WHEN: Thursday, March 8, 2018; 3:00 - 5:00 p.m.
WHERE: 100-938 Howe St., Vancouver
Research shows that artistic experiences are critical to the well-being of youth – not only for self-expression, but as pathways to learn about and engage with the world around them. What does it mean to engage young people in the arts in 2018? What do youths expect from a cultural experience, and how can we connect them with this experience in a way that is organic and meaningful to them? How can we ensure that our programming reflects the diversity of young people and their realities? How can we reduce barriers so that this programming is accessible and worthwhile for the next generation?
Join panelists Kim Senklip Harvey, Samantha Nock, Rekha Pavanantharajah and Brandon Yan and moderator Brenda Leadlay for a lively participatory discussion, followed by a reception and networking event with cash bar at the BC Alliance's Vancouver headquarters.
This session is available with ASL interpretation upon request, and can be livestreamed for participants unable to attend in person. Please note if you will require these services on the registration form.
As this is a free event, space will run out quickly, so register now. You can register online here.
About the Panel
Kim Senklip Harvey comes from the Syilx, Tshilqot'in, Ktunaxa and Dakelh Nations and is a director, playwright and actor. She has worked across Canada; highlights include the national tour of Kevin Loring’s Where the Blood Mixes and the world premiere of Corey Payette’s Children of God at the National Arts Centre in Ottawa. Kim is working on her first commissioned play, Kamloopa, and was shortlisted for the 2017 Gina Wilkinson Prize for her work as an emerging female director. She participated in the 2017 fall Banff Residency, Writing in a Racialized Canada, and is currently investigating her relationship to her ancestors and deepening her understanding of her Indigenous storytelling history. Kim is extremely invested in community and youth engagement and has worked on the Mayor’s Task Force for Mental Health and Addiction and the City of Vancouver's Urban Aboriginal Peoples Advisory Committee. As the Youth Program Manager at The Cultch, she spearheaded the Indigenous Youth Initiative, which focused on increasing urban Indigenous young people's artistic opportunities in Metro Vancouver. Most recently, Kim was appointed as one of two artists to take part in the National Theatre Schools inaugural Artistic Leadership Program, which aims to steward the next generation of artistic leaders of major artistic institutions in Canada.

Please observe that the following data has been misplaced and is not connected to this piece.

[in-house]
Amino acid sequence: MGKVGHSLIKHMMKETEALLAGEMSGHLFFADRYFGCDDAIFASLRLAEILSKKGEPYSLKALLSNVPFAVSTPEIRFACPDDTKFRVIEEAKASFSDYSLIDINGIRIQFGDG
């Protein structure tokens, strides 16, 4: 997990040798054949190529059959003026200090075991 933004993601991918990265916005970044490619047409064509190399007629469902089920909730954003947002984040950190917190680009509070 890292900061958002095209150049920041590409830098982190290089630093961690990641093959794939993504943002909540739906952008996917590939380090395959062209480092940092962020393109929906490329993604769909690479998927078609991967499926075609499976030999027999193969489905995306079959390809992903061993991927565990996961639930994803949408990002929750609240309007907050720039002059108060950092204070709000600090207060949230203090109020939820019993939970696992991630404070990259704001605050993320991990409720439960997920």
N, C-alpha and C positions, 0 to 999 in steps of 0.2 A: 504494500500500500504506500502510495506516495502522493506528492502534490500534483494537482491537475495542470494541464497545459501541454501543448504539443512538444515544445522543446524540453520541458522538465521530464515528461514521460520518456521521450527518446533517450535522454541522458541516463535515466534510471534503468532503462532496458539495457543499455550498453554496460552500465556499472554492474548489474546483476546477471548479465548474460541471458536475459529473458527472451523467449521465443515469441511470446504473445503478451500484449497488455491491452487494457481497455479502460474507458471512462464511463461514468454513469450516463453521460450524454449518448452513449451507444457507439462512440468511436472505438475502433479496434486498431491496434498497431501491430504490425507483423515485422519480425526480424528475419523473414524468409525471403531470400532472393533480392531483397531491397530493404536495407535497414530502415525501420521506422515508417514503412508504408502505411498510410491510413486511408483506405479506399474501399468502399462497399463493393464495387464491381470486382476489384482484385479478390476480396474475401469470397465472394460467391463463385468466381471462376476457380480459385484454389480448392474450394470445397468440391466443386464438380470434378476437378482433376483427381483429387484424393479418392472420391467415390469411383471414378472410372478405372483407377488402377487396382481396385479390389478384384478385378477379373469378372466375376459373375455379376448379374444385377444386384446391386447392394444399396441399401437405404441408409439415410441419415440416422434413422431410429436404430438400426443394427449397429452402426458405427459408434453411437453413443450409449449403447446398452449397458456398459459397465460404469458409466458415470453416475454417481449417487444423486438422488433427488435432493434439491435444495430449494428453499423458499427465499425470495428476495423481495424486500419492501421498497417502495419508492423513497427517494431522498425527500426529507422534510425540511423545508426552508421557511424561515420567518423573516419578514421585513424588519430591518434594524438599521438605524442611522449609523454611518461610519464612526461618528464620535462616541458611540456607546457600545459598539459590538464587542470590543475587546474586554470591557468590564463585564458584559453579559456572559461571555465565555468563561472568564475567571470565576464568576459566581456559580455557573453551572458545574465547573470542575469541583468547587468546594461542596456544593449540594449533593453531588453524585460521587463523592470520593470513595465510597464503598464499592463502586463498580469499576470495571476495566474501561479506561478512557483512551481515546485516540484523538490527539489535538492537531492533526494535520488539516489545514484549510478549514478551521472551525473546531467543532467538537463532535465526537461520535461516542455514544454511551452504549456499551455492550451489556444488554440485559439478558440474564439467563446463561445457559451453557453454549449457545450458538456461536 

Samantha Nock is Cree-Métis originally from Northeastern British Columbia. Her Métis community is located in Ile-a-la-Crosse, Saskatchewan. Samantha joined the Bill Reid Gallery in 2015 as the Education Coordinator. She graduated from the University of British Columbia with a BA in First Nations and Indigenous Studies and Political Science. With a background in youth peer support through volunteer work and involvement with the Native Youth Sexual Health Network, Samantha brings Indigenous and grassroots perspectives to educating. She is actively working to create accessible programming that is by and for Indigenous and marginalized communities. Samantha is passionate about creating educational experiences that bridge the gaps between people while hoping to plant seeds of social change in her students. In addition to being an educator, she is also a published writer currently working on her first book.
For the past eight years, Rekha Pavanantharajah has dedicated her career to the creative sector in cultivating the role of the arts for young people. While attending Simon Fraser University, where she acquired her BA in Sociology, she began to understand how art and culture are integral to creating sustainable, healthy and thriving societies. In 2010, she joined the dynamic team at ArtStarts, a charitable organization all about expanding the role of the art in education for young people, and was able to apply her passion for building community through the arts. Today as the Director of Engagement + Development, she is excited to collaborate and advocate with the arts community to explore what’s possible for young people when the arts are considered essential in society.
Brandon Yan is the Education Director for Out on Screen, a non-profit arts organization with the mission to illuminate, celebrate, and advance queer people through film, education, and dialogue. As an energetic community advocate, he has led Out On Screen's Out in Schools program since 2015. Over the last year, Out in Schools has not only seen a dramatic increase in the number of requests for its student programming but also for workshops specifically targeting educators and administrators in BC’s education systems. He has collaborated with the Ministry of Education, BC Teachers' Federation, UBC Faculty of Education, and the ARC Foundation to address this immediate need to support LGBT2Q+ students through policies and practices that foster inclusive school environments. Additionally, Out On Screen also produces the Vancouver Queer Film Festival. About to celebrate its 30th anniversary, VQFF has a long history of engaging young people through its programming.